Heart disease, stroke, lower respiratory infections, chronic obstructive lung disease, diarrhoea and HIV/AIDS have remained the top major killers worldwide during the past decade.
In 2011, an estimated 55 million people died worldwide, WHO said.
Non-communicable diseases were responsible for two-thirds of all deaths globally in 2011, up from 60 percent in 2000. The four main NCDs were cardiovascular diseases, cancers, diabetes and chronic lung diseases. Communicable, maternal, perinatal and nutrition conditions collectively were responsible for a quarter of global deaths, and injuries caused 9 percent of all deaths, the WHO report said.
Cardiovascular diseases killed nearly 17 million people in 2011, or 3 in every 10 deaths -- of these, 7 million people died of ischaemic heart disease and 6.2 million from stroke, the report said.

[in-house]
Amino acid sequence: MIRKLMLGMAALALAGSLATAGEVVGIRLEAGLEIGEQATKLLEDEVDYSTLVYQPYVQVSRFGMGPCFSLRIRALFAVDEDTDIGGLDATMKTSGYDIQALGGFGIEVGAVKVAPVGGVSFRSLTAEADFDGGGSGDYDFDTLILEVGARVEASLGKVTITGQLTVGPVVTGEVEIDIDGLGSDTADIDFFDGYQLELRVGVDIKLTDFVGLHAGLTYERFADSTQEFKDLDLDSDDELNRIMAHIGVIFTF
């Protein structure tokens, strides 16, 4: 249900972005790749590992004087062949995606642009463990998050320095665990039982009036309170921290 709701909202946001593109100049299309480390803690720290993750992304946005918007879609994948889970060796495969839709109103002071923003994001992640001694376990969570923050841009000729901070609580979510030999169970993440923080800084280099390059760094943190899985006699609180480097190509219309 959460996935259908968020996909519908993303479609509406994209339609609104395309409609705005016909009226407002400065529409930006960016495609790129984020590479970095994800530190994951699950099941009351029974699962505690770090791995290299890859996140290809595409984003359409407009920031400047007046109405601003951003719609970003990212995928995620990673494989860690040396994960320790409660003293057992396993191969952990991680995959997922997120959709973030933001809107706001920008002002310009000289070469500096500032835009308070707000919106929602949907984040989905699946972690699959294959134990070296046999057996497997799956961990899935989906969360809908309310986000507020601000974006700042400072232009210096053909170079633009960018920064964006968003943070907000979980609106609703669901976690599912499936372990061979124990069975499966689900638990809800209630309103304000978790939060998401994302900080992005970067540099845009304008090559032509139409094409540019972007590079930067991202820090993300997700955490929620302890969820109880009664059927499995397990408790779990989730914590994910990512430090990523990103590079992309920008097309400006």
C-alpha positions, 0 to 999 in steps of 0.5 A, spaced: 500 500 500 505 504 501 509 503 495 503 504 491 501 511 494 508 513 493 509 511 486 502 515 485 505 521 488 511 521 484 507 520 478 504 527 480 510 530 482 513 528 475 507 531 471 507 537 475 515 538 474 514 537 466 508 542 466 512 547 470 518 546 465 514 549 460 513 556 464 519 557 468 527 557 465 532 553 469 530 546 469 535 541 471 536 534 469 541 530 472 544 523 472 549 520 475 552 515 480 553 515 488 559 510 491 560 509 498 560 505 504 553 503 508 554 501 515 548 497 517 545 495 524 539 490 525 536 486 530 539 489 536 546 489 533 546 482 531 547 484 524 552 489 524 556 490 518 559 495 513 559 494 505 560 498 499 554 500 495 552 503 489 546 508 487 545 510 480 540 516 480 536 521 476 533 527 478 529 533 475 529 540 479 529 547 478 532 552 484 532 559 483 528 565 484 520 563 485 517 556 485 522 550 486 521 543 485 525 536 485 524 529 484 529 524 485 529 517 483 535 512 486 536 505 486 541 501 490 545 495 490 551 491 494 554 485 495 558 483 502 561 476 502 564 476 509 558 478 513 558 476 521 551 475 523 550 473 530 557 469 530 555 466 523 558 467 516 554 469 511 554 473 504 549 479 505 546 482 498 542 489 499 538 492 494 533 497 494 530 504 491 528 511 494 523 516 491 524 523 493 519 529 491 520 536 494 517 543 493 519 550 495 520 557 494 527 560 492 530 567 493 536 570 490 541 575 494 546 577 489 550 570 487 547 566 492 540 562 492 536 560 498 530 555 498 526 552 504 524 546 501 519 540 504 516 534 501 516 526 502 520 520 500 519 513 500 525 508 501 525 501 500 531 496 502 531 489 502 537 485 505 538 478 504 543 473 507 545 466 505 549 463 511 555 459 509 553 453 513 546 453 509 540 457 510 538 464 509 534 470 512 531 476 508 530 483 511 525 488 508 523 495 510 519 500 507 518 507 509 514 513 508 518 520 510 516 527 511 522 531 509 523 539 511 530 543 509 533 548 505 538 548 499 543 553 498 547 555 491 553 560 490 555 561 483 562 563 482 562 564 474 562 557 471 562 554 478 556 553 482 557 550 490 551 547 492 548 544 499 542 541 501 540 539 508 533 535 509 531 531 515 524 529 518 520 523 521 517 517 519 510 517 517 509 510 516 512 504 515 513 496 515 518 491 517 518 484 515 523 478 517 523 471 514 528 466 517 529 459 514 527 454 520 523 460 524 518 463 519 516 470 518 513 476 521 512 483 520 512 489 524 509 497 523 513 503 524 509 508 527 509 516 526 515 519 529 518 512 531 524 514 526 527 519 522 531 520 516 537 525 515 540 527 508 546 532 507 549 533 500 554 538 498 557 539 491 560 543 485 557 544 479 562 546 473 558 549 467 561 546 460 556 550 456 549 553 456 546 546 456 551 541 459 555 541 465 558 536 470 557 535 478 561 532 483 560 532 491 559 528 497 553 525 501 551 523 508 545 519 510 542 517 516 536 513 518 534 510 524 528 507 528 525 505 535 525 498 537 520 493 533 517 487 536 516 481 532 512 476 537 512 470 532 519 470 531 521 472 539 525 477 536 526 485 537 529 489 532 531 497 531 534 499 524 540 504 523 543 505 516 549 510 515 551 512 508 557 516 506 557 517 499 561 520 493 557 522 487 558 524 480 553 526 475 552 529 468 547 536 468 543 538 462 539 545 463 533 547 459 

Heart disease, stroke, diabetes and road injuries all increased worldwide since 2000. Lower respiratory infections, diarrhea, trachea, premature birth and tuberculosis occurred more frequently in 2000 and went down by 2011, while chronic obstructive lung disease and HIV/AIDS remained about the same during the study period.
Lung cancers along with trachea and bronchus cancers caused 1.5 million deaths in 2011, up from 1.2 million deaths in 2000. Similarly, diabetes caused 1.4 million deaths in 2011, up from 1 million deaths in 2000.